Monday, November 17, 2008

Pete Newell: Basketball coach and teacher dies

By Dwight Chapin, Special to The San Fransisco Chronicle
Monday, November 17, 2008

Pete Newell waves to the crowd at halftime of the Pete Newel Challenge in Oakland in 2005. (Michael Macor / SFC)

(11-17) 14:14 PST -- Famed basketball coach and teaching legend Pete Newell, whose long journey in the sport included stops at USF and Cal, where he led the Bears to a national championship in 1959, died Monday at the age of 93.

Mr. Newell died at the Del Mar, San Diego County home of Earl Shultz, one of the players from his 1959 team. Shultz had served as Newell's caretaker for the past few years. Mr. Newell had surgery in 2005 for the removal of a malignant tumor from a lung.

The self-effacing coach always deflected the praise that came his way from his players and peers over many decades.

But others, such as coaching disciple and longtime friend Bob Knight frequently noted, with admiration, Mr. Newell's lasting place in basketball history.

"Three coaches had the most influence on college basketball in terms of tactics, both offensively and defensively," Knight said. "Clair Bee, Hank Iba and Pete. And I think Pete had the greatest total grasp. He really studied it and kept abreast of it, both professional and collegiate. He was truly remarkable."

Mr. Newell was born Aug. 3, 1915 in Vancouver, British Columbia. He grew up in Los Angeles, where through his mother's persistence he became a child actor before he was of kindergarten age, appearing in several "Our Gang" movie comedies and being strongly considered for a plum part opposite Charlie Chaplin in "The Kid" in the early 1920s.

But Jackie Coogan got the role, which didn't bother Mr. Newell at all.

"I hated acting," he said. "All I wanted to do was to be home playing ball."

Mr. Newell graduated from St. Agnes High School in Los Angeles in 1933 and went on to what is now Loyola Marymount University, where he played basketball for three seasons. He then coached at a military academy and played one season of minor league baseball in the Brooklyn Dodgers' organization before serving in the U.S. Navy from 1942-46.

His college coaching career began in '46 at USF, where his Dons' teams went 70-37 through 1950 and won the NIT - then the country's most prestigious tournament - in 1949.

It was at USF where the tall, slim, mild-mannered Newell began putting a lasting mark on the game, with an innovative zone-pressing defense that would become a hallmark of his teams and a model for other teams.

After USF, Mr. Newell coached four up-and-down seasons at Michigan State, then took over at Cal in 1954.

From the start, he was a formidable force in Berkeley, even against the likes of UCLA's renowned John Wooden. The last eight games their Bear and Bruin teams played against each other, Mr. Newell beat the not-yet Wizard of Westwood every time.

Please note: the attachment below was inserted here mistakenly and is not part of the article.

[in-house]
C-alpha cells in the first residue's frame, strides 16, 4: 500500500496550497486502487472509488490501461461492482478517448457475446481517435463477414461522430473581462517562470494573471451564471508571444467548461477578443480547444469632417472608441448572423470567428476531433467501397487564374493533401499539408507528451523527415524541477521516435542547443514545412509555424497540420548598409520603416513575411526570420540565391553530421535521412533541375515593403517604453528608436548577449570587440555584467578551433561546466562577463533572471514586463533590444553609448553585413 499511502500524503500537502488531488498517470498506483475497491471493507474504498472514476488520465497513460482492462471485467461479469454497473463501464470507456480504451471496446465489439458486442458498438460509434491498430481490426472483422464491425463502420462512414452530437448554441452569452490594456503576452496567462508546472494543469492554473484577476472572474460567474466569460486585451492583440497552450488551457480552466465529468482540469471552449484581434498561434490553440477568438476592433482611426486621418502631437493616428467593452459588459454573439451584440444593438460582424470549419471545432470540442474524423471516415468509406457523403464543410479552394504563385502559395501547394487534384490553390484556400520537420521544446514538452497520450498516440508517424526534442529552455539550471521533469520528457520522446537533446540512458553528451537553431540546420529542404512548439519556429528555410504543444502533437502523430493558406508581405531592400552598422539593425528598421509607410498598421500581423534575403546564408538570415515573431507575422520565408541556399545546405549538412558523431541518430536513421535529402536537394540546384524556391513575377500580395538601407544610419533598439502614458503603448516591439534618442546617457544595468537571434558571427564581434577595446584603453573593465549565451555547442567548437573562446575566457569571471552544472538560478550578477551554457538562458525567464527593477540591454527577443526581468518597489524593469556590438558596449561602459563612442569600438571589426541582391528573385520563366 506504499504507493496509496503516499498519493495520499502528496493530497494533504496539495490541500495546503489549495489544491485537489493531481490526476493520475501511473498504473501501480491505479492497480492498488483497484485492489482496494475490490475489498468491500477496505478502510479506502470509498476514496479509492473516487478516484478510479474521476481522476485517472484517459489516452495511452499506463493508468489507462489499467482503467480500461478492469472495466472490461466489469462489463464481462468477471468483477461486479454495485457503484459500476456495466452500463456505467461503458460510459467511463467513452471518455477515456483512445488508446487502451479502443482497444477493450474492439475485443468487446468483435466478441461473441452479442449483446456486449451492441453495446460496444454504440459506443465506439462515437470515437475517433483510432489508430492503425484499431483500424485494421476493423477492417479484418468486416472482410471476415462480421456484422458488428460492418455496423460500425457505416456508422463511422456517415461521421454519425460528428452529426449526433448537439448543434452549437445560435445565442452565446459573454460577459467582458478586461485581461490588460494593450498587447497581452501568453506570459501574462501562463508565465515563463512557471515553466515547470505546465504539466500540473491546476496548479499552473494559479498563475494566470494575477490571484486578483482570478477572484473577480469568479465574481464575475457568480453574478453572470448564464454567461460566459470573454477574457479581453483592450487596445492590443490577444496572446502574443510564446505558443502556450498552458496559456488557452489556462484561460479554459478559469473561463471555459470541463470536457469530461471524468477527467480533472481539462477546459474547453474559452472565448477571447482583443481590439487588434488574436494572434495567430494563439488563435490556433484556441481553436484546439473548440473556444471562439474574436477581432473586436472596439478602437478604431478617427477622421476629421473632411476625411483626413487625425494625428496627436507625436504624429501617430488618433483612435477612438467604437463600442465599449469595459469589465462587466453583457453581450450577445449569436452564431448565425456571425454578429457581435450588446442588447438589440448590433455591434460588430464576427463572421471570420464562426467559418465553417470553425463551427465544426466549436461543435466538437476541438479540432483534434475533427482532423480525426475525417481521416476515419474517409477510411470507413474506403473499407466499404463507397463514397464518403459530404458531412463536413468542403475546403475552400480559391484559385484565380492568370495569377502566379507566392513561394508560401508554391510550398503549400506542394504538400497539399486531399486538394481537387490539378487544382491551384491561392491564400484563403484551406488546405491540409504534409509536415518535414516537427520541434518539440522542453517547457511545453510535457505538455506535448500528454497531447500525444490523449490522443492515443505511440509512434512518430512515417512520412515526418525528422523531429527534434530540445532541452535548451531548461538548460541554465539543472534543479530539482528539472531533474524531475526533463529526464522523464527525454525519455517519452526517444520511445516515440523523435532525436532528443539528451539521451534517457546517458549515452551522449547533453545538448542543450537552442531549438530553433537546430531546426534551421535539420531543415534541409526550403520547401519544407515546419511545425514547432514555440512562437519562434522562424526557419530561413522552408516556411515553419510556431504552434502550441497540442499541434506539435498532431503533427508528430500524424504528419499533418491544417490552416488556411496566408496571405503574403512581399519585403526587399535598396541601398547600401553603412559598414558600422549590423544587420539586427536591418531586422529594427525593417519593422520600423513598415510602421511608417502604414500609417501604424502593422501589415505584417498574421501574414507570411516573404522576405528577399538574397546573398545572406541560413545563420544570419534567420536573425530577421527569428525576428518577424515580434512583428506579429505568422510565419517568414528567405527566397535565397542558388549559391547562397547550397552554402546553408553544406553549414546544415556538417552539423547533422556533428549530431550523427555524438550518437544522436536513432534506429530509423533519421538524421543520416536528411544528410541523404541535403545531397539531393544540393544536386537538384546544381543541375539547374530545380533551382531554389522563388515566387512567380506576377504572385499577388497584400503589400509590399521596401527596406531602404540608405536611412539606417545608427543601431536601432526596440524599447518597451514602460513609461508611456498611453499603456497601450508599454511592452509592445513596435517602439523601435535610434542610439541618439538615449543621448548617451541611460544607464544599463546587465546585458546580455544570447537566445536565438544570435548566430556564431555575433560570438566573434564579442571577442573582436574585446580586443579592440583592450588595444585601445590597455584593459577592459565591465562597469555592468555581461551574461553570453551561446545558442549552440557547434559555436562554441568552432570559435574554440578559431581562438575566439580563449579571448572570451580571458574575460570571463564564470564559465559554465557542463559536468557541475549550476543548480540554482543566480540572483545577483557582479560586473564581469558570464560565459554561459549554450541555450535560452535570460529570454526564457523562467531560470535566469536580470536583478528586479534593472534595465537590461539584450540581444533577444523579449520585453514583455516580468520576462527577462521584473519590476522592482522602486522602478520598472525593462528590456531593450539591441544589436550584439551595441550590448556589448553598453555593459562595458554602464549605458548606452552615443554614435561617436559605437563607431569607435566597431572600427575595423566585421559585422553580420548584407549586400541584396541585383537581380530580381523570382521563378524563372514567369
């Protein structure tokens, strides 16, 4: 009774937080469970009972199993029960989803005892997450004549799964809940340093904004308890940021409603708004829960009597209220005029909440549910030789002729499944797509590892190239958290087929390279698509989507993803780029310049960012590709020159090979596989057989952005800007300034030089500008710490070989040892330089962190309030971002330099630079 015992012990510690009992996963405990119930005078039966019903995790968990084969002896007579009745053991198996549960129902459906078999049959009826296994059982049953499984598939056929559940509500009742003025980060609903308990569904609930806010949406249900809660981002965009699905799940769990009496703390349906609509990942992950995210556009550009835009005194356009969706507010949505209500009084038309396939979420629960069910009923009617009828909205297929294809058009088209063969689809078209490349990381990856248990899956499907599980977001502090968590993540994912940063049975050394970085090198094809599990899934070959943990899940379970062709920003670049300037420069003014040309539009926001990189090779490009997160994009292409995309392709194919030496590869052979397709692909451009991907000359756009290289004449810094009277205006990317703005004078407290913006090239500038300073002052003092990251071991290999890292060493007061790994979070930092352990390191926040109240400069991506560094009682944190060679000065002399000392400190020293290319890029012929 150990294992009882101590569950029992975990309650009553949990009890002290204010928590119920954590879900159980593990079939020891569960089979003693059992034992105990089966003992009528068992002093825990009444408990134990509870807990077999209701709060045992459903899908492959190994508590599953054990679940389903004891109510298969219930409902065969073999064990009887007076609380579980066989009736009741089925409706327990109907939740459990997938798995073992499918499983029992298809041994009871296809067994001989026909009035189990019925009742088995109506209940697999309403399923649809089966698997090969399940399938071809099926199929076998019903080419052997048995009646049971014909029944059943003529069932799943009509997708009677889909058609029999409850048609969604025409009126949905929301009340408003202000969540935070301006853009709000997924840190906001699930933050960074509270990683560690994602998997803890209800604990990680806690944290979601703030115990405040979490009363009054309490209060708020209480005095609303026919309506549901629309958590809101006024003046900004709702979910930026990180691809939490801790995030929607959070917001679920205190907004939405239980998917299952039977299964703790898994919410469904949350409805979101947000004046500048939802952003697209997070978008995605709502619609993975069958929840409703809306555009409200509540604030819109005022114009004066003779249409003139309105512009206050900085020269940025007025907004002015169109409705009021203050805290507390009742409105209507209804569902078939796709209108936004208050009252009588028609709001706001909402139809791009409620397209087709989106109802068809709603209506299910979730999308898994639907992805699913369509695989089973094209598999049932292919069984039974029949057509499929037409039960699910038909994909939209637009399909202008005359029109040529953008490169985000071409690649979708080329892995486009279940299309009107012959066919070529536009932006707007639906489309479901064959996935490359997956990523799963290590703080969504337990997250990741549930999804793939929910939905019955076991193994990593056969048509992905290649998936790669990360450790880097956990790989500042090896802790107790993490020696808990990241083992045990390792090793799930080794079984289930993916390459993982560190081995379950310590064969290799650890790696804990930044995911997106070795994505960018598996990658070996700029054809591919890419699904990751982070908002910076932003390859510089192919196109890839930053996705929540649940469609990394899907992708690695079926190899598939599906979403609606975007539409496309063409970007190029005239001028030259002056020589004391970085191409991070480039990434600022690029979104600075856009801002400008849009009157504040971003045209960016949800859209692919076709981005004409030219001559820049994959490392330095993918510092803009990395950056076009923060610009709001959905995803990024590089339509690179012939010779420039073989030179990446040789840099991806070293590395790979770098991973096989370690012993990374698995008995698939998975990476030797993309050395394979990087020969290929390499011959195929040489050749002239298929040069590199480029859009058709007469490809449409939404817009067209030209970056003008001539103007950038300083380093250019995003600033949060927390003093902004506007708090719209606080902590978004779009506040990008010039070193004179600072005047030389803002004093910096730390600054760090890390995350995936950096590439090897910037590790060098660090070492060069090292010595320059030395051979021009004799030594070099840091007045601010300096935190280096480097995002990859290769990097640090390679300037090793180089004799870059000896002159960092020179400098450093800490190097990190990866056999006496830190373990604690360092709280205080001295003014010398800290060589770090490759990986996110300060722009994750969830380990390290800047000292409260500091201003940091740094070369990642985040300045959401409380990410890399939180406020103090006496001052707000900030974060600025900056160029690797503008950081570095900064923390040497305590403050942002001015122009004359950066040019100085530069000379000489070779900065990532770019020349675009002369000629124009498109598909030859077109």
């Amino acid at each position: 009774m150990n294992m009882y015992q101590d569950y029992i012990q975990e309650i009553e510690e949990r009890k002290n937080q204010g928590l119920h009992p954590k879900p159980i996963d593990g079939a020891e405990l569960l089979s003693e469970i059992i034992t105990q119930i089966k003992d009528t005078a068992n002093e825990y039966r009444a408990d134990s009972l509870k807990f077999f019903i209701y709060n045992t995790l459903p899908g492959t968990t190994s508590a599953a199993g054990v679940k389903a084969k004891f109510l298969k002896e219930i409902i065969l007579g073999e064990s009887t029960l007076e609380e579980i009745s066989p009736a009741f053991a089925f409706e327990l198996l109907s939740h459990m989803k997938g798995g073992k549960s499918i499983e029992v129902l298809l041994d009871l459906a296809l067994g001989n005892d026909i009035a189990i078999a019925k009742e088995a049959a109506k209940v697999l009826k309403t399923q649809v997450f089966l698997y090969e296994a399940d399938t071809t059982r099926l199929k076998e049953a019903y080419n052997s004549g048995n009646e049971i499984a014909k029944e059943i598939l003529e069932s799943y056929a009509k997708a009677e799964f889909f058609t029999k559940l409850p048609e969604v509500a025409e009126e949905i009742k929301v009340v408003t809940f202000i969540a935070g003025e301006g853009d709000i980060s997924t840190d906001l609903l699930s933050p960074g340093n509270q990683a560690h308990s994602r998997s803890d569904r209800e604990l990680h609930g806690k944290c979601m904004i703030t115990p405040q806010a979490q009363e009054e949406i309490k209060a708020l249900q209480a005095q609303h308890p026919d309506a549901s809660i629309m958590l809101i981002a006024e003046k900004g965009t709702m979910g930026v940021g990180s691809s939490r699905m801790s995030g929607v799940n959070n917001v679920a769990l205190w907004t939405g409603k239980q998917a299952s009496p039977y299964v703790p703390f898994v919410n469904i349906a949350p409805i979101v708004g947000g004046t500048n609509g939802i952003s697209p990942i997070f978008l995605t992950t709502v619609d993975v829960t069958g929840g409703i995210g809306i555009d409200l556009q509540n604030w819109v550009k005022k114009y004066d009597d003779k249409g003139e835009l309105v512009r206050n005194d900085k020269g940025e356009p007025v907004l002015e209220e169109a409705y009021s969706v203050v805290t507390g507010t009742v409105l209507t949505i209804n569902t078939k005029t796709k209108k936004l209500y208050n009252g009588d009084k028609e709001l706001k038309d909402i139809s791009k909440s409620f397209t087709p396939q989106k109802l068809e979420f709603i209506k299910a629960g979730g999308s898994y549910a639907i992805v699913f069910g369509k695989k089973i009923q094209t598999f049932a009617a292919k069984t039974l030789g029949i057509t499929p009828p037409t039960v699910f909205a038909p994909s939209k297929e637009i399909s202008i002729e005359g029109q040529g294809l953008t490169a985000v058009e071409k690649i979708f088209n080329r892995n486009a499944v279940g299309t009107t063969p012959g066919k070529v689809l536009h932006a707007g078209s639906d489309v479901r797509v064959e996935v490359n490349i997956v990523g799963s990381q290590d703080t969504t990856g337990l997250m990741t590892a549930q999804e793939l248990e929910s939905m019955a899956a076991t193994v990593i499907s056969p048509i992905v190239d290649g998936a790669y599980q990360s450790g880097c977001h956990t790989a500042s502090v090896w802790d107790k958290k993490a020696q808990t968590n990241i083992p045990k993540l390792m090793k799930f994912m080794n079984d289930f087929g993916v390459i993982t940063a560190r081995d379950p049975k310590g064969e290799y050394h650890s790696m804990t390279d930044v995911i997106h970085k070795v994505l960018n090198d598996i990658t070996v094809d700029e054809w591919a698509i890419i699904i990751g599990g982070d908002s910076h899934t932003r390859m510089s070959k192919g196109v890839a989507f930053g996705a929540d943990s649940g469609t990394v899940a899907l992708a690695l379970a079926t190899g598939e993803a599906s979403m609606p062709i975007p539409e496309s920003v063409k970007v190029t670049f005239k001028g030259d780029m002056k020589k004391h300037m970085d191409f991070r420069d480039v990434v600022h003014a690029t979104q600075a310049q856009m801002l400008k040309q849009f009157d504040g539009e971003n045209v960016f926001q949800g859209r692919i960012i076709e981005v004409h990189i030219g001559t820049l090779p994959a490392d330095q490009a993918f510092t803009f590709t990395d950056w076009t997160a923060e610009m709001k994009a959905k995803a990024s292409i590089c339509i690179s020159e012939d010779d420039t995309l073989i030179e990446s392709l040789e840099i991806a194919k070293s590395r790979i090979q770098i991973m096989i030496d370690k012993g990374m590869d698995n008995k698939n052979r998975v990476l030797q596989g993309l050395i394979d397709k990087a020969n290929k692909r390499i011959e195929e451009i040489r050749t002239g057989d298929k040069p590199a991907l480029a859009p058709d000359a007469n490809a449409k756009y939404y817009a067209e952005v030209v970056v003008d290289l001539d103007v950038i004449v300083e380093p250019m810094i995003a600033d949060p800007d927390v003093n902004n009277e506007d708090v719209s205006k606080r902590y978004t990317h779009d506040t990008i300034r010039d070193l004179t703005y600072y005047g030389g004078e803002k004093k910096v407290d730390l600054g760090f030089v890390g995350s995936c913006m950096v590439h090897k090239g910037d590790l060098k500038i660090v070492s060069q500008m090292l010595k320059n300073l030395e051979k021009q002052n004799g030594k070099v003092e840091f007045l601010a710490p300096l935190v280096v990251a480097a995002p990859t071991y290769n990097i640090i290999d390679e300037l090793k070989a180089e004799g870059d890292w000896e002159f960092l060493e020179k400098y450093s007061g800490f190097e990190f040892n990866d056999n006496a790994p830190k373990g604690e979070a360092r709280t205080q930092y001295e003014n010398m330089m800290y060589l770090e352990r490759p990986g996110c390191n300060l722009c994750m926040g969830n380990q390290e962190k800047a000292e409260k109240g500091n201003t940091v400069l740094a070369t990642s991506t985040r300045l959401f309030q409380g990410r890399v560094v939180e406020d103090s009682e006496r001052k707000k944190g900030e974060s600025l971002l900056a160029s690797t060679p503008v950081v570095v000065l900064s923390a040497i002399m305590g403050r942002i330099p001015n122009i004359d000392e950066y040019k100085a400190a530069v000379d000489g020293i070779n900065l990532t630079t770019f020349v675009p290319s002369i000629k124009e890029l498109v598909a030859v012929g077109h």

A smiling coach Pete Newell is hoisted to the shoulders of members of the California Bears basketball team March 21, 1959 after they won a close, 71-70 decision over West Virginia in Louisville to became NCAA champs. (CHARLIE KNOBLOCK / Associated Press)

Mr. Newell led Cal to four consecutive Pacific 8 titles from 1957-60, and in 1959 coached the Bears to their only NCAA championship, beating Oscar Robertson and Cincinnati in the semifinals and Jerry West and West Virginia in the final.

The following season, Mr. Newell's Bears again beat Robertson and Cincinnati in the NCAA semifinals, but lost to Jerry Lucas and Ohio State in the final, where Buckeye coach Fred Taylor used a defense Mr. Newell had willingly taught him a year earlier.

Those two Cal teams, which included players like Darrall Imhoff, Denny Fitzpatrick, Bill McClintock, Bob Dalton and Al Buch, clearly didn't have the individual talent of their Final Four opponents.

"But they were very, very bright," Mr. Newell once said. "And they had a great ability to play with each other and pick each other up."

And to listen to and learn from Mr. Newell.

A keen observer of those teams was Knight, who was on the Ohio State squad that bested the Bears for the national title in 1960.

"When I saw them, I thought, 'Here's a team that really knows how to play basketball,' " Knight said.

The players also revered Mr. Newell.

"Playing for him created a bond," Stan Morrison, who would become a coach himself, said in a 1999 Los Angeles Times interview. "We had a bunch of guys who would stay in that foxhole until the very end, but you never had to worry. That was the brotherhood that was nurtured by Pete."

And Rene Herrerias, Mr. Newell's Cal assistant and successor with the Bears, said, "You just don't see guys like Pete, then or now. Not the whole package. There was only one."

But Mr. Newell, the National Coach of the Year in 1960, ended his college coaching days that season, at the age of just 44, finishing with a cumulative record of 234-123.

"It was my health," he said, decades later. "I was carrying it all inside. I was smoking too many cigarettes, drinking too much coffee, and wasn't able to eat. I wouldn't eat anything from Thursday to Saturday."

Texas Tech head coach Bob Knight, right, hugs former coach Pete Newell before the start of a game between Knight's team and Stanford during the Pete Newell basketball tournament in San Jose, Calif., Sunday, Dec. 3, 2006. (AP Photo/Marcio Jose Sanchez)

Mr. Newell had one more coaching stop, however. He led the U.S. Olympic men's basketball team, which included West, Robertson and Lucas, to a 1960 gold medal.